The event as originally intended will now go ahead on 30th May, but sadly not at St John’s College – another venue has been booked.
As our letter to the College concluded: “It would be a damning indictment of St John’s if an event as uncomplicated as this [gets cancelled] because of the threats of a handful of student activists.”
Christian teacher urged to talk about beliefs – then sacked for hate speech
Over the weekend, the Mail on Sunday carried news of Ben Dybowski, a teacher at The Bishop of Llandaff Church in Wales school, whom the FSU is supporting. (He’s a member.)
As reported, Mr Dybowski was encouraged to share his Christian beliefs at a staff-only diversity and inclusion training seminar run by Diverse Cymru, an organisation that trains teachers on ‘unconscious bias’ and ‘trans, gender identity and gender expression awareness’. Having taken trainer and self-described ‘bisexual activist and change champion’ Ele Hicks at her word when she described the session as a “safe space” in which to “speak freely”, Mr Dybowski duly did so.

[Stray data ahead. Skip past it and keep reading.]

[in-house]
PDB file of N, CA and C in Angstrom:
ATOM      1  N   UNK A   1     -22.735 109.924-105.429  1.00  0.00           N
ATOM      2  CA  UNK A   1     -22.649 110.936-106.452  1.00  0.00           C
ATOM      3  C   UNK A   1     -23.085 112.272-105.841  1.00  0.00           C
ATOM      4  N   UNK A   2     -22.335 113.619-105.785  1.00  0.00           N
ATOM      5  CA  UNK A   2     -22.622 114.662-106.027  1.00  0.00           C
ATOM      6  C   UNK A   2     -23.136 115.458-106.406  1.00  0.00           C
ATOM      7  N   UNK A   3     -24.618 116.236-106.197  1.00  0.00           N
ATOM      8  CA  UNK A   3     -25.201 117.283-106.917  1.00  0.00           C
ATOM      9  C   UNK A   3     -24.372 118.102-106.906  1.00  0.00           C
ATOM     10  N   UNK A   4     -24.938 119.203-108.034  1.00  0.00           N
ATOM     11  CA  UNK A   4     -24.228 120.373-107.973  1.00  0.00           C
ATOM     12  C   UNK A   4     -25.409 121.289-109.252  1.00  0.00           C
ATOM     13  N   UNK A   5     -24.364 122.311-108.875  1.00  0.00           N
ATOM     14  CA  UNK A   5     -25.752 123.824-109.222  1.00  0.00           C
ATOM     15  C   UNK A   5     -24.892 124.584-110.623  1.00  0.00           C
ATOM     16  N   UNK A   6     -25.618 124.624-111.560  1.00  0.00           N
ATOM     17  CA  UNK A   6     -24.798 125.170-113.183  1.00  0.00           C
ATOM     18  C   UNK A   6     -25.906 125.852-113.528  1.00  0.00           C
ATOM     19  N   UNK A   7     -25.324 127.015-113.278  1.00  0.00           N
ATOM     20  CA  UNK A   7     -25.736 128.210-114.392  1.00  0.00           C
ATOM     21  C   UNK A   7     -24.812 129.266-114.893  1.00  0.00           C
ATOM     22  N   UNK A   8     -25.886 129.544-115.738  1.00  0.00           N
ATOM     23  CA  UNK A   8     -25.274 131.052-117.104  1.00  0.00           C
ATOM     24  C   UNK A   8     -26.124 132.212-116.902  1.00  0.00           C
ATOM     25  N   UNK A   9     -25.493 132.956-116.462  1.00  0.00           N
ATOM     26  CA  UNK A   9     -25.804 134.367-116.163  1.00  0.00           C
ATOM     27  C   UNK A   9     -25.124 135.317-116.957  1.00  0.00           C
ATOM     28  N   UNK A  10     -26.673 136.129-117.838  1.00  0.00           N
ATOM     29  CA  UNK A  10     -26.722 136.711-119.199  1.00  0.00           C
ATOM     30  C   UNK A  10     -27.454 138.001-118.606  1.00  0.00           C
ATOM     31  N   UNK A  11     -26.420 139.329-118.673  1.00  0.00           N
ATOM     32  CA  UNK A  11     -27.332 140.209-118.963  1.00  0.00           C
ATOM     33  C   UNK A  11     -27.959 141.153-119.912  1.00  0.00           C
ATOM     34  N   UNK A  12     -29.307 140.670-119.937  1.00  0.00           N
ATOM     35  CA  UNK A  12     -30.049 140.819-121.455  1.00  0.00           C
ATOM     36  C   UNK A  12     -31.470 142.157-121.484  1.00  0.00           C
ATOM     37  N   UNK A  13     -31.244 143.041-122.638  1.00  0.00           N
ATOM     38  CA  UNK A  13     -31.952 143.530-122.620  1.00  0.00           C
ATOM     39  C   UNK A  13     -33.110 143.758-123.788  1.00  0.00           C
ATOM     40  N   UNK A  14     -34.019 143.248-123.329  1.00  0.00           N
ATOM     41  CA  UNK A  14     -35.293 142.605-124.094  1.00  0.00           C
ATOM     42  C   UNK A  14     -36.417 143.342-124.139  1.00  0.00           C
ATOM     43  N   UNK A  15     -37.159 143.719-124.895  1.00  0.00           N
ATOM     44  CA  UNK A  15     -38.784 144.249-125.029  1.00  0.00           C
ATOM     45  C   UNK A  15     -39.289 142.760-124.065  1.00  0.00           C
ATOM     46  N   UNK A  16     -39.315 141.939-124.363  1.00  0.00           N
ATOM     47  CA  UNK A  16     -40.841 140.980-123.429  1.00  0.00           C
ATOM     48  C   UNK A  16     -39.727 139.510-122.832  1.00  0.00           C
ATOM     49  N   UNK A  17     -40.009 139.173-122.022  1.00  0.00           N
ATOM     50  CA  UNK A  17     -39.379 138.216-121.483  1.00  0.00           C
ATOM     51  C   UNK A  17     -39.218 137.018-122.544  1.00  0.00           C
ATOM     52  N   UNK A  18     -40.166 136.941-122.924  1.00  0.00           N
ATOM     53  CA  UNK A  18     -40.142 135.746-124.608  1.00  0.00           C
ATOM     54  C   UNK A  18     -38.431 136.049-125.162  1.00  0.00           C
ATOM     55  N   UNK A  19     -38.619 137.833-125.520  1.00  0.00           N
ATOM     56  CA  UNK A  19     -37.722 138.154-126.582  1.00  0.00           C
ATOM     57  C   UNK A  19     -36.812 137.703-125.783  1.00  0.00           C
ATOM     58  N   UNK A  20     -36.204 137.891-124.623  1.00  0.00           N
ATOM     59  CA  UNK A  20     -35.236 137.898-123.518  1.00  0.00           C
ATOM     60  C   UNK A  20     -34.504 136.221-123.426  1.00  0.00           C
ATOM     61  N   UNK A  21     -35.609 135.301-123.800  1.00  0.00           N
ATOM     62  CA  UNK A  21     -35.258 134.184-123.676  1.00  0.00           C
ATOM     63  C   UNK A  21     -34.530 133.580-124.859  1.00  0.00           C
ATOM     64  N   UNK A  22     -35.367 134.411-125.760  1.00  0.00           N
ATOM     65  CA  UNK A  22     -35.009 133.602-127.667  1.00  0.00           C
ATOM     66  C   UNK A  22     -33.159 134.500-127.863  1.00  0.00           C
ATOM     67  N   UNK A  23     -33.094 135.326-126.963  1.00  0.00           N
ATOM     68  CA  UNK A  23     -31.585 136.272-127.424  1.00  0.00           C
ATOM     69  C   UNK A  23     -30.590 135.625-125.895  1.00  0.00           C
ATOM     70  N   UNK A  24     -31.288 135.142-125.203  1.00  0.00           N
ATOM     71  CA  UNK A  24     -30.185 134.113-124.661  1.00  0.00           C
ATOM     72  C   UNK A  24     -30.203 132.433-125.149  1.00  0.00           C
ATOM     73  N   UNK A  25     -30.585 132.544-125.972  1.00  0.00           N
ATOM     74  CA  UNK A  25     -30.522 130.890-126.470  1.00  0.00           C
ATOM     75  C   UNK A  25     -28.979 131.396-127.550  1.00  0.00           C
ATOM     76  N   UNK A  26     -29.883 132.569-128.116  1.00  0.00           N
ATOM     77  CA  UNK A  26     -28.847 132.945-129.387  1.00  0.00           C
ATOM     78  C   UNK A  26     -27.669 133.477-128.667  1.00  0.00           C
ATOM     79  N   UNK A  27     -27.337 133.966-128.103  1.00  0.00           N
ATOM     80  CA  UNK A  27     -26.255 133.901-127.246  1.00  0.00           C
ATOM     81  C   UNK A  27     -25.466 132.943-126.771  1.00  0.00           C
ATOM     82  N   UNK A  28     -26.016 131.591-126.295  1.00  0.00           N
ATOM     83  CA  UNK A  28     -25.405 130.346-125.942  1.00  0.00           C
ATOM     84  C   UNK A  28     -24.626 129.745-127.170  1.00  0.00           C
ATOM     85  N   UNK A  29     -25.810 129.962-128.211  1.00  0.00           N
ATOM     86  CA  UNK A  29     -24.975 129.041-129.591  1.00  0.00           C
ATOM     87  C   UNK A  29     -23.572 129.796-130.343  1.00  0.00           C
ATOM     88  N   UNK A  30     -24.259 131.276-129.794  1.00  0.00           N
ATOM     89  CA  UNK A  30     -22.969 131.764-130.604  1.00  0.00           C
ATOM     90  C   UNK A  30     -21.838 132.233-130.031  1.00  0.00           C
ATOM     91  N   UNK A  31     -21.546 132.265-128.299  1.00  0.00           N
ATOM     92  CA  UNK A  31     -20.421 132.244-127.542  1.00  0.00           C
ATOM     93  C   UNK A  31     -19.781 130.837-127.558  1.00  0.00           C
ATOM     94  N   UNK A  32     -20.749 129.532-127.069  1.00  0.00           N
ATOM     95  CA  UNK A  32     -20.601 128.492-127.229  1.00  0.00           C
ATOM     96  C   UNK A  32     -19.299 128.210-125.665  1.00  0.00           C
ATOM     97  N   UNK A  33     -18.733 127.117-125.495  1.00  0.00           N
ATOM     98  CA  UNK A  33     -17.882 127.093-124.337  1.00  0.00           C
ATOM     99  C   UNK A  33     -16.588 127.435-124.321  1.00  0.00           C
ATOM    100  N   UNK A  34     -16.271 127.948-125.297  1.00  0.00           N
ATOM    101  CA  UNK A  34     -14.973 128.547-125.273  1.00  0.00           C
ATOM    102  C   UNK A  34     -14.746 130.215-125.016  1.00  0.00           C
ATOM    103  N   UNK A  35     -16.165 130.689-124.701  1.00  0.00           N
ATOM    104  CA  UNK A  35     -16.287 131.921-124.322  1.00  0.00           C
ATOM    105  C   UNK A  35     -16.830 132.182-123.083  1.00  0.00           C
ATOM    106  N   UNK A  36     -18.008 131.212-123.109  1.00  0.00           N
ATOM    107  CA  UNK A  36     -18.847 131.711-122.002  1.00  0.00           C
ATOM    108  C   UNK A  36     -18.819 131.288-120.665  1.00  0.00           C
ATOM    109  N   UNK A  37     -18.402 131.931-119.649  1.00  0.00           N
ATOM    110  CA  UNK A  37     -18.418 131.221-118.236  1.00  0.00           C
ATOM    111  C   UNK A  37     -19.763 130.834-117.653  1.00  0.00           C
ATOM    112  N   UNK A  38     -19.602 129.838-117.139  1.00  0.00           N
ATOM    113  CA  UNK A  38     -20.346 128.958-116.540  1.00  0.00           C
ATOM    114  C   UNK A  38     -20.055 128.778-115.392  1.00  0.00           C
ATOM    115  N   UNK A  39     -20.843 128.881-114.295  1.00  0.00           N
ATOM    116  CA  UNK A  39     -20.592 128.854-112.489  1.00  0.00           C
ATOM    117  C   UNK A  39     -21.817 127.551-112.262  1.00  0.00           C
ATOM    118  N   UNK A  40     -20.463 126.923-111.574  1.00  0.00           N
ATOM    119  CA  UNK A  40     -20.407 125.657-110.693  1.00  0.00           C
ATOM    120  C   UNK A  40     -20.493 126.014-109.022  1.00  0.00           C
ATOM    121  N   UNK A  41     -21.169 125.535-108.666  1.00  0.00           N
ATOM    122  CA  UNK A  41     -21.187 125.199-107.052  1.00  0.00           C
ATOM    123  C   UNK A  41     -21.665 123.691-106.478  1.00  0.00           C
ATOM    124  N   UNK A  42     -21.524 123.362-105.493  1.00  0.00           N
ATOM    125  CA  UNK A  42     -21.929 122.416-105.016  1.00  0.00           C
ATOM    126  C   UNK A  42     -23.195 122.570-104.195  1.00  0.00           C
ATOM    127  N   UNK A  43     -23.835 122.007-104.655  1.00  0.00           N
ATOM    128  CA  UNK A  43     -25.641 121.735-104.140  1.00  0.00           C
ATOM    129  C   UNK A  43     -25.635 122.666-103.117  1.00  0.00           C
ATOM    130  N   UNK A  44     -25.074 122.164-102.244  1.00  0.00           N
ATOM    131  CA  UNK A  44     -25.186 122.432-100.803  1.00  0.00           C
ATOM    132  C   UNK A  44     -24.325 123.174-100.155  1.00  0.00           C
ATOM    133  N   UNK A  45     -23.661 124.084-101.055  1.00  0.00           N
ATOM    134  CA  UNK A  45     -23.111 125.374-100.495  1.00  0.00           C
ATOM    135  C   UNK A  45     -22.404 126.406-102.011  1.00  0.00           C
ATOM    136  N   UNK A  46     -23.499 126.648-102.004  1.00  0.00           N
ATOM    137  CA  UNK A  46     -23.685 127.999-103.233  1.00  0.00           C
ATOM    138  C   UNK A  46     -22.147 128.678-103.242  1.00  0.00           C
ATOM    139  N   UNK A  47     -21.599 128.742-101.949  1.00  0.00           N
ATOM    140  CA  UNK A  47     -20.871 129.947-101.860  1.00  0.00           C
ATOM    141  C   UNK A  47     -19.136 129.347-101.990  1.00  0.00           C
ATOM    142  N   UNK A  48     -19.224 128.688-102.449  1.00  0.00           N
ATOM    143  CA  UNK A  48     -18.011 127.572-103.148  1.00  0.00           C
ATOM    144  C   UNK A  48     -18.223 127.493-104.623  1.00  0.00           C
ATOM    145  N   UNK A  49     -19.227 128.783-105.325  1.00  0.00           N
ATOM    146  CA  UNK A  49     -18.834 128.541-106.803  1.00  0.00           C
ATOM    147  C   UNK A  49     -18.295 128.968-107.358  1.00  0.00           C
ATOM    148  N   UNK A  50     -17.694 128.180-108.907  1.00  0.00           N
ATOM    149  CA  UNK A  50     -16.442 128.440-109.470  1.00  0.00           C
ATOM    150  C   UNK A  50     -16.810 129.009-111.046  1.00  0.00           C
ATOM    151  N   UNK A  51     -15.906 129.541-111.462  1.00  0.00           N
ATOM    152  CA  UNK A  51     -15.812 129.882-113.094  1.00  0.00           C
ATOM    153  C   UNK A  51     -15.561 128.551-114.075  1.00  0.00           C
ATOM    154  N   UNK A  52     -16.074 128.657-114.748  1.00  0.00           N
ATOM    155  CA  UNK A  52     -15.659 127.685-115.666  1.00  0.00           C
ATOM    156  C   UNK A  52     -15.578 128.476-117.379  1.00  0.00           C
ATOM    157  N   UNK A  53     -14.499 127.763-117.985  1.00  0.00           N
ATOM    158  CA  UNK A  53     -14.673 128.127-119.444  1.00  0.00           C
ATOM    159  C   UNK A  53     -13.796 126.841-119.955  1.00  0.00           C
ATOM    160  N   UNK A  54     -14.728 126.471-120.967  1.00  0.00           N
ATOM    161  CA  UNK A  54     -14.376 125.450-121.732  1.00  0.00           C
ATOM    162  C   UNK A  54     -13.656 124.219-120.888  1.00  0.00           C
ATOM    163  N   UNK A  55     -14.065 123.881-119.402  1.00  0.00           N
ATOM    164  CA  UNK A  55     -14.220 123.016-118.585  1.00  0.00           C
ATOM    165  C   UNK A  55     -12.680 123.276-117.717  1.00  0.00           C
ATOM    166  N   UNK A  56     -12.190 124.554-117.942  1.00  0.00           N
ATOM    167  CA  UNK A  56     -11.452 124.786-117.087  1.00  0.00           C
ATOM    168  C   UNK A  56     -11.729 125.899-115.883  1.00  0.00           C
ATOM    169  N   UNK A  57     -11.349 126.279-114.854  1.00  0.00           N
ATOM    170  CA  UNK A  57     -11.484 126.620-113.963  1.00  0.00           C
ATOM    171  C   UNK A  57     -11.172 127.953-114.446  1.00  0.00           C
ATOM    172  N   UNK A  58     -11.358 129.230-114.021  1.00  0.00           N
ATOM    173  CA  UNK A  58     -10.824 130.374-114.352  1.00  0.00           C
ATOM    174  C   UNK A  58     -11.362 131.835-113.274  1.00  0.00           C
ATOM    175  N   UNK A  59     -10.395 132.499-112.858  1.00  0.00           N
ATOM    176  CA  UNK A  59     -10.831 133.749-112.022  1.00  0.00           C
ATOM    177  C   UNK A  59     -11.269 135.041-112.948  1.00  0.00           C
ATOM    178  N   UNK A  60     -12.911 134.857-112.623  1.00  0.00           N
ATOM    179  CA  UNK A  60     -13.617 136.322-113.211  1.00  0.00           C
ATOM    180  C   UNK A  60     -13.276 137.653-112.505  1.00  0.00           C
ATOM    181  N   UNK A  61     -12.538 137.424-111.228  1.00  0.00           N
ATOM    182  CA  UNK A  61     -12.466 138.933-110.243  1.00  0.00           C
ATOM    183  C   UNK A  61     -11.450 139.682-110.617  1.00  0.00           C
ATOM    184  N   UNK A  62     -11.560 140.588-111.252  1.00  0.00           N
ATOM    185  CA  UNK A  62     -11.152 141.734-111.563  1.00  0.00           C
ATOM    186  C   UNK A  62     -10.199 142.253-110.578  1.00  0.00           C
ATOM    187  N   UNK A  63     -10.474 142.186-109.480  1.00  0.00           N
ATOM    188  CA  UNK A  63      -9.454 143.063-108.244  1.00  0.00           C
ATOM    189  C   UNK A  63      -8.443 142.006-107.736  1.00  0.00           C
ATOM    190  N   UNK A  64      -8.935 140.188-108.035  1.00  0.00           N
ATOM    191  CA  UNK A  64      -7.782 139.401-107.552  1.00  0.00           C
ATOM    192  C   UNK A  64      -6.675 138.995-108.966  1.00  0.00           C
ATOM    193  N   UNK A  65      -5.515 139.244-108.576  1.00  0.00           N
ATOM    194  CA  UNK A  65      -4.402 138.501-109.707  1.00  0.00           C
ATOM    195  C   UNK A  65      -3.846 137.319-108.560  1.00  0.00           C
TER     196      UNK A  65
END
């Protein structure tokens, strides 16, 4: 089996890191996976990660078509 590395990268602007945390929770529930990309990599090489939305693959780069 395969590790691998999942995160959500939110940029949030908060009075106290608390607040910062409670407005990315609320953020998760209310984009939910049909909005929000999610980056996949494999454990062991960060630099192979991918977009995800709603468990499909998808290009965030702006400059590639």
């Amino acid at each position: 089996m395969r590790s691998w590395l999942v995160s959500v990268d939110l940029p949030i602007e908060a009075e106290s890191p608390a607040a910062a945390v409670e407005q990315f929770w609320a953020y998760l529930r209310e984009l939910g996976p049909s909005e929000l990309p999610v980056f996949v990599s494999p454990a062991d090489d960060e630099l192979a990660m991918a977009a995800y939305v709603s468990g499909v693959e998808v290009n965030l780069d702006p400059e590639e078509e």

During a ‘break-out’ discussion about how to avoid offending pupils, the teacher challenged the group over whether his Christian beliefs were considered discriminatory. He told them he believed marriage was between a man and a woman, that life began at conception, and that he was opposed to some aspects of sharia law such as the stoning of men for homosexuality.
No doubt you’ve already guessed where this is all leading; but even so, the pace at which the #bekind brigade managed to get Mr Dybowski fired is still fairly shocking.
Less than 24 hours after the session had ended, Mr Dybowski was summoned before the school headmaster, Marc Belli, and sacked for “hate speech”.
Mr Dybowski, who has an unblemished 20-year career in the profession, started at the school through a teacher employment agency last October.